Several research teams have begun to analyze the effect of secondhand vapor, if any, in order to better understand their place in society and acceptance in public places.This question seems of even more importance lately, as more and more counties, cities and now National Parks are banning the use of e-cigarettes, even before examining their secondhand effect.
Effects Of E-Cigarette On Passive Smokers
Variation in product contents, designs and emissions suggests that some produce little toxicant exposure, whereas others may pose greater risks. However, the risks to health appear likely to be far lower than from indoor exposure to tobacco smoke.
E-cigarette use produces a visible vapor that is usually able to be smelled, depending on the flavors and other contents of the fluid. The vapor is discharged into the air only when the user exhales (i.e. there is no sidestream vapor), in contrast to tobacco cigarettes that discharge smoke continuously while kept alight, and when the user exhales.
The emissions discharge water, volatile organic compounds (VOCs) and nicotine into indoor air at levels far lower than found with tobacco cigarettes (Schripp et al., 2013).
Schober et al. (2014) measured levels of potential e-cigarette pollutants in a ventilated room while volunteers consumed e-cigarettes with and without nicotine for two hours and found a change in air quality. The concentration of polycyclic aromatic hydrocarbons (PAH) in the indoor air increased by 20%, while particulate numbers also increased. The authors concluded that exposure to e-cigarette pollutants might be a health concern, as fine and ultrafine particles might be deposited in the lung.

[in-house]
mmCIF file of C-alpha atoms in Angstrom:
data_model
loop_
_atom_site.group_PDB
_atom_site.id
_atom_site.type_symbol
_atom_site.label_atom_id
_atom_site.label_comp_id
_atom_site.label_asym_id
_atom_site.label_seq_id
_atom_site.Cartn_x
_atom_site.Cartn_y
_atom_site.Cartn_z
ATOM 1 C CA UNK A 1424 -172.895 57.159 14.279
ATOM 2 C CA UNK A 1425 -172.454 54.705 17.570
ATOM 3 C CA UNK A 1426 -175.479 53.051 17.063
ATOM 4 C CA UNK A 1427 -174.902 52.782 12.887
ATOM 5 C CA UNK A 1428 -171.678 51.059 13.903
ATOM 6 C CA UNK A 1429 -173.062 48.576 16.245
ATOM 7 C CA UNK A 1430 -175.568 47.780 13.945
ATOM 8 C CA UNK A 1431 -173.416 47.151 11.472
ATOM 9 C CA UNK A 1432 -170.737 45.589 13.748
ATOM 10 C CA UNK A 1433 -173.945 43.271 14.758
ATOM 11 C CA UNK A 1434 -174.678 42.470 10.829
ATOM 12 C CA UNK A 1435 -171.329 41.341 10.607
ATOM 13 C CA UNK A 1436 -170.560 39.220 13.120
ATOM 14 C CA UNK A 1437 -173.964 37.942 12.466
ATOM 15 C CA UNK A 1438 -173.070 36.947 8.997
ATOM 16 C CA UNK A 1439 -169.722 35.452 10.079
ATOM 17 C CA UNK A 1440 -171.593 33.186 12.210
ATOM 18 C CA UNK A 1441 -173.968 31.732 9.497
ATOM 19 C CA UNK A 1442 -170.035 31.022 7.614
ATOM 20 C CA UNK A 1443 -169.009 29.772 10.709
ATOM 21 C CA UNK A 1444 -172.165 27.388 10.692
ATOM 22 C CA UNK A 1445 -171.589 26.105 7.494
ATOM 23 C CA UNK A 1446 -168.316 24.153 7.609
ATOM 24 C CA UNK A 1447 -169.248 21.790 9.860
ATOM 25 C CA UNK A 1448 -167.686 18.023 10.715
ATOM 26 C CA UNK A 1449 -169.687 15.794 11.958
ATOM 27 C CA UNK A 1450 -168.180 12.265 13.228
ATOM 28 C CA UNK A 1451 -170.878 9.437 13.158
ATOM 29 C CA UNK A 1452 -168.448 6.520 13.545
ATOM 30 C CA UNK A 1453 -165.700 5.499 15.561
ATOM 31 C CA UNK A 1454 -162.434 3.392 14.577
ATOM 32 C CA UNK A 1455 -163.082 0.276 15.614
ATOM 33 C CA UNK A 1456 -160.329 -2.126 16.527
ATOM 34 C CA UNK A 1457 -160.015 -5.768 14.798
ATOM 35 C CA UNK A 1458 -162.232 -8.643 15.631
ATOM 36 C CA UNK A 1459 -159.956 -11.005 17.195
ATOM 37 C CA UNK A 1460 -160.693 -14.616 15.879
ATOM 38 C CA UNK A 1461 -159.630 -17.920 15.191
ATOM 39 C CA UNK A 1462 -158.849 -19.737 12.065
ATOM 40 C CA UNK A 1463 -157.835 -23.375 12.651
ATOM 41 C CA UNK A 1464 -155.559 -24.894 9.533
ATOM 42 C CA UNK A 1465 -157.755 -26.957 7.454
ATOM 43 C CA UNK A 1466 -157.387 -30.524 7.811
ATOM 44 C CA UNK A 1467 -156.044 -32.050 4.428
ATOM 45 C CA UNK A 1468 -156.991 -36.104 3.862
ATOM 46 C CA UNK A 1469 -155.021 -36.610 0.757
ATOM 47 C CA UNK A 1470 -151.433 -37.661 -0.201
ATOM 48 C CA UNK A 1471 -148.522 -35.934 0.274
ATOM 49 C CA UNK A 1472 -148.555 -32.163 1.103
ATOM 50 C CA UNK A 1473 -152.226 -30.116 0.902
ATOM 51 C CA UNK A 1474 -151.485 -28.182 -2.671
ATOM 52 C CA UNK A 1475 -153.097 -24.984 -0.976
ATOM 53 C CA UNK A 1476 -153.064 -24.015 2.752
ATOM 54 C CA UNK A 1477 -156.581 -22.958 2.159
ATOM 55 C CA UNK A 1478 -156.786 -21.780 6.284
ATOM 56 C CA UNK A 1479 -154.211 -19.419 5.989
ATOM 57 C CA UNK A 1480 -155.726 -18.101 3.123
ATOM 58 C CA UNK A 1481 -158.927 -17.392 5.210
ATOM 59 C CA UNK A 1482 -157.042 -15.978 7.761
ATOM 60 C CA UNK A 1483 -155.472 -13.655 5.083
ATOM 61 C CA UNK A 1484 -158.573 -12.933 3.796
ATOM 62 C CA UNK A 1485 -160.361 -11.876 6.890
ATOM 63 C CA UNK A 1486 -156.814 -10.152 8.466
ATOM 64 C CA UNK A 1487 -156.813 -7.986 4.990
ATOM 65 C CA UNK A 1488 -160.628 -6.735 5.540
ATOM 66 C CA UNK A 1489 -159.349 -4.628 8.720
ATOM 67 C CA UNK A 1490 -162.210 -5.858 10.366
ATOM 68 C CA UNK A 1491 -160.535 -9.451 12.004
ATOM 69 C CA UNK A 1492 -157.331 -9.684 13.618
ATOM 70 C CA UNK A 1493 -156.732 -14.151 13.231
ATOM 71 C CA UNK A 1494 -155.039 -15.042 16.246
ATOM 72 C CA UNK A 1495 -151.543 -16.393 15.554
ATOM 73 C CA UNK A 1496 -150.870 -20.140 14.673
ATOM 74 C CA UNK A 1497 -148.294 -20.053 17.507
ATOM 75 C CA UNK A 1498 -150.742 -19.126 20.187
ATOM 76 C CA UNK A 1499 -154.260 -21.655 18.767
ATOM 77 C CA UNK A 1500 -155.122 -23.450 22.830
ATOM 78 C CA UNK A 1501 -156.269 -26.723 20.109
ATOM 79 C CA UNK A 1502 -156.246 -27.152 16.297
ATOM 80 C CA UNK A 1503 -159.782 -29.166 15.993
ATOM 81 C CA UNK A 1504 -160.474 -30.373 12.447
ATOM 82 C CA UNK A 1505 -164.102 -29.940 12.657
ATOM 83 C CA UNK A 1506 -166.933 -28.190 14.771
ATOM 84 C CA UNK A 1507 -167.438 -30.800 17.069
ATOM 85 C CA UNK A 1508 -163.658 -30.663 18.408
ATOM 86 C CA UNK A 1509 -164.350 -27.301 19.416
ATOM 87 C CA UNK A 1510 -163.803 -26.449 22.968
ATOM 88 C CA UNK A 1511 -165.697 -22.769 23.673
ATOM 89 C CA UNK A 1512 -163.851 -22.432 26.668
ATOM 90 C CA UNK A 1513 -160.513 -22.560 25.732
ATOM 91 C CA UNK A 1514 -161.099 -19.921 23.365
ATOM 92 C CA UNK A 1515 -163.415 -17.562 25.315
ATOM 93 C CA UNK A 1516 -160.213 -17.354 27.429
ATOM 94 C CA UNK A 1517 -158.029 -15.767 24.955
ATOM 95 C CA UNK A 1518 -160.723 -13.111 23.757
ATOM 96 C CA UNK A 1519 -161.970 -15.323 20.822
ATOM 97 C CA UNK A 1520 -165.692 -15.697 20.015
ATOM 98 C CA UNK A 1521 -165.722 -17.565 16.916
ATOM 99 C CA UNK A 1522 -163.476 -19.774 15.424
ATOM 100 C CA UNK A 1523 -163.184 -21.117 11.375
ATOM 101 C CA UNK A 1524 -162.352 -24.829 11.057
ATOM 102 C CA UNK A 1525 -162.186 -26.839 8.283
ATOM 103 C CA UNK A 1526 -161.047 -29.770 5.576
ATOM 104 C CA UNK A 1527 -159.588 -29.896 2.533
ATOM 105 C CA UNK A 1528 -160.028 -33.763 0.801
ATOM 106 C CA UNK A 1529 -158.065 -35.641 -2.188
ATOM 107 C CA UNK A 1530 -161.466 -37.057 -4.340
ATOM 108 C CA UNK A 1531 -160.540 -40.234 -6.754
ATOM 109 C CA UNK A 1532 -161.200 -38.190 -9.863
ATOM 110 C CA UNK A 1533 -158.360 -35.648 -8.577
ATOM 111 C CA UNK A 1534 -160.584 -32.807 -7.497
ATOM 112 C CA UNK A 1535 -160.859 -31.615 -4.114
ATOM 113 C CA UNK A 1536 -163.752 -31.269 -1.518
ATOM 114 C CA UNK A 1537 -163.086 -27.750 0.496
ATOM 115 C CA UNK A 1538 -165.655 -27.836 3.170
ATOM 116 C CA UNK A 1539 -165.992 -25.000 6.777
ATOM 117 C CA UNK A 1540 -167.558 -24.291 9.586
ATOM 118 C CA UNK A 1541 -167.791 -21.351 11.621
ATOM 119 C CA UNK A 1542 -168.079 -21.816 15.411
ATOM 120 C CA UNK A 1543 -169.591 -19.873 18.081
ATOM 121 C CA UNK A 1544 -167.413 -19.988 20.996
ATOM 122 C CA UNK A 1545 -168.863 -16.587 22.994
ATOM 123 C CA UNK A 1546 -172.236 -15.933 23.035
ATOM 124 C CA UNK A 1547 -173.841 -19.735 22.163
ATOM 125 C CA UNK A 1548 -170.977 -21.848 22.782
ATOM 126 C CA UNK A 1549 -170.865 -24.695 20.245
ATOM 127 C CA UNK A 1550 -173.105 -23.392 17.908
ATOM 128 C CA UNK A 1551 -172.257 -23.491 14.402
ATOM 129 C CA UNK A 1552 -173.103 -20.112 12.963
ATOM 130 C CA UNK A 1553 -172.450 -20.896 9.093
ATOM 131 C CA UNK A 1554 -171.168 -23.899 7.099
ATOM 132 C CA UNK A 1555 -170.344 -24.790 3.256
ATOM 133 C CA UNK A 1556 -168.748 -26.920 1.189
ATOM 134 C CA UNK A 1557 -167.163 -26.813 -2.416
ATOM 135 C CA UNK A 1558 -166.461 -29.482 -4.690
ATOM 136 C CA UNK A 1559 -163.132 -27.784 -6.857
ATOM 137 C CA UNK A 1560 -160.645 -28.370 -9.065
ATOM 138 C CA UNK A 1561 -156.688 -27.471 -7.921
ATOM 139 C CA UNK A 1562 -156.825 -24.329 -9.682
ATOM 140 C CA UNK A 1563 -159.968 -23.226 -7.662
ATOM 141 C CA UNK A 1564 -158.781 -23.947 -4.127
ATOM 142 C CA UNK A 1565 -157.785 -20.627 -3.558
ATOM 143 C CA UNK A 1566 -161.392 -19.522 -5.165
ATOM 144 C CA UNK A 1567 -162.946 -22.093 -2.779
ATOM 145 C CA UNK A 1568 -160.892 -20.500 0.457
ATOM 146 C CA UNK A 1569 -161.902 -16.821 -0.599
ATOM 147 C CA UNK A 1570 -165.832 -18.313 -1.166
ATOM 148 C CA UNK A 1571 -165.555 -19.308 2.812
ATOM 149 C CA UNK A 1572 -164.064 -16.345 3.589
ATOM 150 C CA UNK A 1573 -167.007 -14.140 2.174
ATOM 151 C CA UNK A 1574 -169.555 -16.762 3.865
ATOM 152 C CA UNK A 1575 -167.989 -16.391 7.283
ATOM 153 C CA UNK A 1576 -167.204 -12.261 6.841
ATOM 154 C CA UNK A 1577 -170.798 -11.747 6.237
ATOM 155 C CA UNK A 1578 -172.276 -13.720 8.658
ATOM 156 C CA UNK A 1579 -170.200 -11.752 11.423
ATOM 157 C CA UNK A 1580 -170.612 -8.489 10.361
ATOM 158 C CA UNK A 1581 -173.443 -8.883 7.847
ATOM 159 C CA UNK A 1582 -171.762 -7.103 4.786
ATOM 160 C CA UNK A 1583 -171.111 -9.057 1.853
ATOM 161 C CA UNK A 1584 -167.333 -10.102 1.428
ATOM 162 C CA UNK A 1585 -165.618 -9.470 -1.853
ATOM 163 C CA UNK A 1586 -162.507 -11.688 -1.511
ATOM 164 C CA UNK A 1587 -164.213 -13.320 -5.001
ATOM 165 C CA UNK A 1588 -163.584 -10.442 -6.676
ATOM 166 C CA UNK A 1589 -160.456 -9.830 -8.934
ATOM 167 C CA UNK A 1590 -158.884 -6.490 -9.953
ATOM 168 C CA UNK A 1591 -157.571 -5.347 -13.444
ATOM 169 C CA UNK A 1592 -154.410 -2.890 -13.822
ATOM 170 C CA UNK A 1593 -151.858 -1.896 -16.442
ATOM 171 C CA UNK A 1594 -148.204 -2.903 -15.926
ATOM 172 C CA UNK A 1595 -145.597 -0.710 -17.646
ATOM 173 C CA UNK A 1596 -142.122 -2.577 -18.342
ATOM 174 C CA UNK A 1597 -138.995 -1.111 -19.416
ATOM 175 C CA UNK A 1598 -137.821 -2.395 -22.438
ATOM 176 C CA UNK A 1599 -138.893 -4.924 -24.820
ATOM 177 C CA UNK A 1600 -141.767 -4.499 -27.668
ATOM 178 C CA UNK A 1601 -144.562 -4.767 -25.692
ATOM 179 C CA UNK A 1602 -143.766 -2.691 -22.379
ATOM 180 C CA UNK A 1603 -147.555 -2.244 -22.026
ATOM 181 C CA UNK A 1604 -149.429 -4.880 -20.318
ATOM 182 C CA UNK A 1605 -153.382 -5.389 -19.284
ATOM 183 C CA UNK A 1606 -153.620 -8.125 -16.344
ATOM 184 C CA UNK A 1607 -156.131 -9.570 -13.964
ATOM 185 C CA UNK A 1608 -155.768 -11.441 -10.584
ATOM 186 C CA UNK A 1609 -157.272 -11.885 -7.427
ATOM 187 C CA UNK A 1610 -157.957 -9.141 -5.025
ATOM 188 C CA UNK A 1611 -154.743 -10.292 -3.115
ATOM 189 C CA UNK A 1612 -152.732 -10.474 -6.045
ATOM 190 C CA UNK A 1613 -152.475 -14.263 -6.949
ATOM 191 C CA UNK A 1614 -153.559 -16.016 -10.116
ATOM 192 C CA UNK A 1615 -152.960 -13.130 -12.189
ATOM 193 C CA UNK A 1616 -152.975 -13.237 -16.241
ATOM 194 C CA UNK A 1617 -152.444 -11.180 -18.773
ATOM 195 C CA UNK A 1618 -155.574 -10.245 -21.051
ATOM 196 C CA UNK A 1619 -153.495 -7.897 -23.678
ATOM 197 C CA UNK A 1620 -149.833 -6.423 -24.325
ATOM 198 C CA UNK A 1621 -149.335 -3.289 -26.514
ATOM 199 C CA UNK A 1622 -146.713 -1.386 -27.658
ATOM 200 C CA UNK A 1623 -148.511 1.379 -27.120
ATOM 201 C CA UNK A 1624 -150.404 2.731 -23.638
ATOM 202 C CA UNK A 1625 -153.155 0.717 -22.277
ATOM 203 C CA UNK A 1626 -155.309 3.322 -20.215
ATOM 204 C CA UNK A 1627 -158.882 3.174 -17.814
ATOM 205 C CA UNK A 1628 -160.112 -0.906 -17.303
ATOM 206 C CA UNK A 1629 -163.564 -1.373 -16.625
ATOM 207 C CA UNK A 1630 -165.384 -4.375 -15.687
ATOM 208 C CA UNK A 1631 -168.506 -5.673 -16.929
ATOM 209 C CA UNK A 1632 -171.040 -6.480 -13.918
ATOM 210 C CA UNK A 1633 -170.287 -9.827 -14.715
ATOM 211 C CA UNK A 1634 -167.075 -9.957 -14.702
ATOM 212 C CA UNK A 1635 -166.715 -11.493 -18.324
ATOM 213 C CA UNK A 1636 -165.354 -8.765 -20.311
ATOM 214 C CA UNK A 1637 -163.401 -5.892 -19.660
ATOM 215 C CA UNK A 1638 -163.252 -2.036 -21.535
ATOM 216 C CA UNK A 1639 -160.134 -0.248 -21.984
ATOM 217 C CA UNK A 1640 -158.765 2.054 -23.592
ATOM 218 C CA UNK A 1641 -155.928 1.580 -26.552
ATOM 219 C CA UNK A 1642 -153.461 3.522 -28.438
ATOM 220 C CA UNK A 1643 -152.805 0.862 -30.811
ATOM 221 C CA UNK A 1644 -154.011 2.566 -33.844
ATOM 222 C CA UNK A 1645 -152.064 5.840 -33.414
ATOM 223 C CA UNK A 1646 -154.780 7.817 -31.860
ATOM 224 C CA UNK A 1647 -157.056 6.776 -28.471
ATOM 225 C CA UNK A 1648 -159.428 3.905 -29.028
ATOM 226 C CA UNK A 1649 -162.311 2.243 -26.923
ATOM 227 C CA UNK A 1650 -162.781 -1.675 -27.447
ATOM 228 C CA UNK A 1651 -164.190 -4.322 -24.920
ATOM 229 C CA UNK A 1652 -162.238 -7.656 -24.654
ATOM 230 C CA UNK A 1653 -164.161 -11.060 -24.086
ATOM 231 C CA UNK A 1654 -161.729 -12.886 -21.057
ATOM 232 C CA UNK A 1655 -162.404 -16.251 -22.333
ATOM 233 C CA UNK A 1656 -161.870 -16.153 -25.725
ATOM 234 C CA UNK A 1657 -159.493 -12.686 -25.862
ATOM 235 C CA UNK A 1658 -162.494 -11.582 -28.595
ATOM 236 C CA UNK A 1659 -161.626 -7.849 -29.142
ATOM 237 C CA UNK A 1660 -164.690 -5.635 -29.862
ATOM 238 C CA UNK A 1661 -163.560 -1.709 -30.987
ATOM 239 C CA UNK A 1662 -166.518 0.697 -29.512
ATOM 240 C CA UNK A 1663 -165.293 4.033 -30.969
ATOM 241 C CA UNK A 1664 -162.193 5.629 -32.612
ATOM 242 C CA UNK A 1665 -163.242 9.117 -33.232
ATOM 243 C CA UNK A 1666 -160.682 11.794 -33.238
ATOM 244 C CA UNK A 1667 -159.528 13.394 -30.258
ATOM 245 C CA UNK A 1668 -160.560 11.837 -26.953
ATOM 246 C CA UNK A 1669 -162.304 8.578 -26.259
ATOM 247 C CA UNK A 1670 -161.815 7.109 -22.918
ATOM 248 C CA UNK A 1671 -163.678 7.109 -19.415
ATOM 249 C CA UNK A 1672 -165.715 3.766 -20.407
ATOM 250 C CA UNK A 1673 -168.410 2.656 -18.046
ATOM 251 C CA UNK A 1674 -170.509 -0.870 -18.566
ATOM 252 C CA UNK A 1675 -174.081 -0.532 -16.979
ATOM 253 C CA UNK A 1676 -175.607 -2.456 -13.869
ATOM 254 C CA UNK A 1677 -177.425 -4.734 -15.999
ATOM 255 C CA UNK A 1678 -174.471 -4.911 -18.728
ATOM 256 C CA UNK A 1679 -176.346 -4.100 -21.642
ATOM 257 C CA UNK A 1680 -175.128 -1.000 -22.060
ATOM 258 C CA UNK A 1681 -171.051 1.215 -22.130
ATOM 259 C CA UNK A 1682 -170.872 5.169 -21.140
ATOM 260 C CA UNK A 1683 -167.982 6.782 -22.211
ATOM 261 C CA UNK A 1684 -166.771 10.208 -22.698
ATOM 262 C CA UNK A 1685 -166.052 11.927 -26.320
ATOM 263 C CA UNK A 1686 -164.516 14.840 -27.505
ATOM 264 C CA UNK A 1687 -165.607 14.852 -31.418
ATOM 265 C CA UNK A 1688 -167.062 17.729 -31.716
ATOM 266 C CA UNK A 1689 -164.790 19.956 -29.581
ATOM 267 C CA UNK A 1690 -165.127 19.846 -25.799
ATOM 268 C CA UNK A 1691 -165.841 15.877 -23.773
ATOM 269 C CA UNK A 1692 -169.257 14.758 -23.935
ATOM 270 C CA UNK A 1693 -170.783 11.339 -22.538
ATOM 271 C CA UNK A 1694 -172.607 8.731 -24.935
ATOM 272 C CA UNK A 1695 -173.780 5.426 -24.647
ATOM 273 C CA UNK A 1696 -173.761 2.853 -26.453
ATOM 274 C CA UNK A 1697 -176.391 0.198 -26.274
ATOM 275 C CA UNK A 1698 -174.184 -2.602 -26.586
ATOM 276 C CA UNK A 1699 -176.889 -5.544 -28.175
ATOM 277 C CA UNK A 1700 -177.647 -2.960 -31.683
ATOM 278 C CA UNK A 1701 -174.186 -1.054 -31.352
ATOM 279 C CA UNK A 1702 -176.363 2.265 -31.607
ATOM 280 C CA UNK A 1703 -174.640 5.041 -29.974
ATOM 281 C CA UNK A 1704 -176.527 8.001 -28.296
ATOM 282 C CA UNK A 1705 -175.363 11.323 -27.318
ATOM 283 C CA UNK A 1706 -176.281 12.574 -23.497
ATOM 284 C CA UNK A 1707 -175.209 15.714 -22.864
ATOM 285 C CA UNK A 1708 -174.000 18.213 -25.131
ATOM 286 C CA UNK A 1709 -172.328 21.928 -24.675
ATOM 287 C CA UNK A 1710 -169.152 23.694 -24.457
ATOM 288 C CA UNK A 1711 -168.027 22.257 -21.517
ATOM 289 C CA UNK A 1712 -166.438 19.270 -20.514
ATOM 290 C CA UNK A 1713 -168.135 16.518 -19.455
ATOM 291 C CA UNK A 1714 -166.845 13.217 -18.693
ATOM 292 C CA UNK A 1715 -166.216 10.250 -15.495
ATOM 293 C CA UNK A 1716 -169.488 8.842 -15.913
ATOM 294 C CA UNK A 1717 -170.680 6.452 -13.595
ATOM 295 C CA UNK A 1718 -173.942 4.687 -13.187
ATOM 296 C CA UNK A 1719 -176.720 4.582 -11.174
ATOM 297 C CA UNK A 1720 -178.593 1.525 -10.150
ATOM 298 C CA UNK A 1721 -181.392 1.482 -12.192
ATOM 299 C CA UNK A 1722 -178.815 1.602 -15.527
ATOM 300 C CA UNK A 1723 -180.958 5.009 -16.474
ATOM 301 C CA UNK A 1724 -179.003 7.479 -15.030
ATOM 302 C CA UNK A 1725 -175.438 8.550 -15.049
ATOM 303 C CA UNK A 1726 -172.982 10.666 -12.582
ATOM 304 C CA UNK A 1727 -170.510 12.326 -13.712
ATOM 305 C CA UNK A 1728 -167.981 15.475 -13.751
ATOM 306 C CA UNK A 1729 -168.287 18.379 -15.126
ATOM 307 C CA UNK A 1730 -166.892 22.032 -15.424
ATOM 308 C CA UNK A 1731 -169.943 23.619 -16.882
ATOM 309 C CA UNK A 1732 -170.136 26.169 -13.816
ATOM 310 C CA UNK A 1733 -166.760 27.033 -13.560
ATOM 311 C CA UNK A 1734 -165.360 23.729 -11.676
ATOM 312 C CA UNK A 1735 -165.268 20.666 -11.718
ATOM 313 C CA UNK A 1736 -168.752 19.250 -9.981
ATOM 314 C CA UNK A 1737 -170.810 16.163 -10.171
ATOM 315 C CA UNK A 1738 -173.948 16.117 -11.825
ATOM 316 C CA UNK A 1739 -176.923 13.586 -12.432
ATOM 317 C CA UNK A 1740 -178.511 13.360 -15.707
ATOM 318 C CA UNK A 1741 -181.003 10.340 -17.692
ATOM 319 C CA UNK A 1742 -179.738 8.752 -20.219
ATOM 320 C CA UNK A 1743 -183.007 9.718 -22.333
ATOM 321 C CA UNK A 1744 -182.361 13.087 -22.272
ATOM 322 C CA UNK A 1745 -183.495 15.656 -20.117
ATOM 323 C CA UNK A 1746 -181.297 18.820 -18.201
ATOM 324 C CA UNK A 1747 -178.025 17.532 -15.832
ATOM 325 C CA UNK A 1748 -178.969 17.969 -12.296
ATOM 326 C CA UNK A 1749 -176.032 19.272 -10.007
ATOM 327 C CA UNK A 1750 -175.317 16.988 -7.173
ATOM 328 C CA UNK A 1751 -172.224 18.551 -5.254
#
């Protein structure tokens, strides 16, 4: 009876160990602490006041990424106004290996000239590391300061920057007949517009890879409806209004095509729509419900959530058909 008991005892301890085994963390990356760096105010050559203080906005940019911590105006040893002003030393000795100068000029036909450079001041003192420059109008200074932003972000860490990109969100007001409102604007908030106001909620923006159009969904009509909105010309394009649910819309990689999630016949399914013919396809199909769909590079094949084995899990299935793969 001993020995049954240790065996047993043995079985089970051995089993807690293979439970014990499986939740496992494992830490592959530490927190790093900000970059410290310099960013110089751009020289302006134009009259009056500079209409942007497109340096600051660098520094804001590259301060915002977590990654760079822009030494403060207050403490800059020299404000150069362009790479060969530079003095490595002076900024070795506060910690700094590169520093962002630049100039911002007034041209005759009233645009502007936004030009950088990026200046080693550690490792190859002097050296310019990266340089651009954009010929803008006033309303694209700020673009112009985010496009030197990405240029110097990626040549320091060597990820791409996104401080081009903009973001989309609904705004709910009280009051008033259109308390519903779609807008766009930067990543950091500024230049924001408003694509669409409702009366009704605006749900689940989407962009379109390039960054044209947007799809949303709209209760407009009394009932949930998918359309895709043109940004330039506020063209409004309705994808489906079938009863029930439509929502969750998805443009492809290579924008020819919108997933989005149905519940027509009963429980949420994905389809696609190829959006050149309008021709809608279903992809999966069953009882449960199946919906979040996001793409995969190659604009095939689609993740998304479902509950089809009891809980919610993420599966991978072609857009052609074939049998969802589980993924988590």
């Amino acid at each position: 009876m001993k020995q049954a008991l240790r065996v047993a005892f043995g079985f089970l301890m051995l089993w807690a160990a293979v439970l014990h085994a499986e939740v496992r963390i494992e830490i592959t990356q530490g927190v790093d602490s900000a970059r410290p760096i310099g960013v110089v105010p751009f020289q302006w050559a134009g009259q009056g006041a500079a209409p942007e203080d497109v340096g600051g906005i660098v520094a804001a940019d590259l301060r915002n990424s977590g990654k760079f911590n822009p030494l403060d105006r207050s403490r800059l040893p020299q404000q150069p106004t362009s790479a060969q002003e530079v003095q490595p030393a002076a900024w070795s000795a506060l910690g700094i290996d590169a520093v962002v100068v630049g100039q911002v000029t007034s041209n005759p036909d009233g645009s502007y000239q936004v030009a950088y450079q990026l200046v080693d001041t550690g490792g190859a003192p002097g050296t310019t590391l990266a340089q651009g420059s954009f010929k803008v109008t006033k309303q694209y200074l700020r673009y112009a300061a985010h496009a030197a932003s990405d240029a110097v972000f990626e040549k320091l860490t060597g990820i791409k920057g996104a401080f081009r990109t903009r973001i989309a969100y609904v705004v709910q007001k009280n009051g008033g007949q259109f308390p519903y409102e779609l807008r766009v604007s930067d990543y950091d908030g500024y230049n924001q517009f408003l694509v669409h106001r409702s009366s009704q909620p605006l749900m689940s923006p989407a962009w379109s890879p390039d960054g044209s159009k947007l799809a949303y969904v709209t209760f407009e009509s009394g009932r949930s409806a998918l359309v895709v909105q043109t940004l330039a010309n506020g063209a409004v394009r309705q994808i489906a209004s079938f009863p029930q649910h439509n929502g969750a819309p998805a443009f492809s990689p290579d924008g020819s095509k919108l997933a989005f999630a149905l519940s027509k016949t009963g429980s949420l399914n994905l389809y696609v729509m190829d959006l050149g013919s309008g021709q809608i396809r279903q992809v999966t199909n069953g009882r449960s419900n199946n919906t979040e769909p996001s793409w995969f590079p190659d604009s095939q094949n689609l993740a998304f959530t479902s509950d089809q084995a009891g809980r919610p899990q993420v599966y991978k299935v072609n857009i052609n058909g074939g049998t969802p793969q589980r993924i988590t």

What we know about Secondhand Vapor
There is a limited body of published research on the health effects of ‘second hand’ exposure to e-cigarette vapor. McAuley et al. (2012) assessed indoor air concentrations of common tobacco smoke by-products (VOCs, carbonyls, PAHs, nicotine, TSNAs, and glycols) emitted by generic e-cigarettes using four different high nicotine e-cigarette liquids (‘e-liquids’), and compared the results with those from analysis of tobacco cigarette smoke tests; they then undertook risk analyses based on dilution into a 40 m3 room and standard toxicological data. This assessment revealed no significant risk of harm to human health from e-cigarette emissions. In contrast, the tobacco smoke analyses mostly exceeded risk limits (McAuley et al., 2012). Flouris et al. (2013) exposed healthy volunteers to ‘second hand’ e-cigarette vapor for one hour and found small increases in serum cotinine but no significant changes in lung function. No studies have been conducted on the impact of longer second-hand exposures, exposures in children or third-hand exposures.
Any risks to health from second hand e-cigarette vapor are likely to be far lower than from exposure to tobacco smoke, given the constituents, their toxicity and exposure times (Burstyn, 2014).
It is important to remember that scientifically you cannot ethically test humans for second-hand exposure; nor is there a way to determine long term effects, since e-cigarettes only hit the market back in 2007. You can, however, analyze the vapor that is emitted in an attempt to determine the potential health effects that may exist.
The overwhelming consensus is that second-hand vapor is not only safer, but some believe that it is even, for all intents and purposes, nonexistent. Varying studies have come up with different benchmarks to analyze vapor, but still most continue to confirm that the aerosol emitted in the action of vaping is not particularly harmful.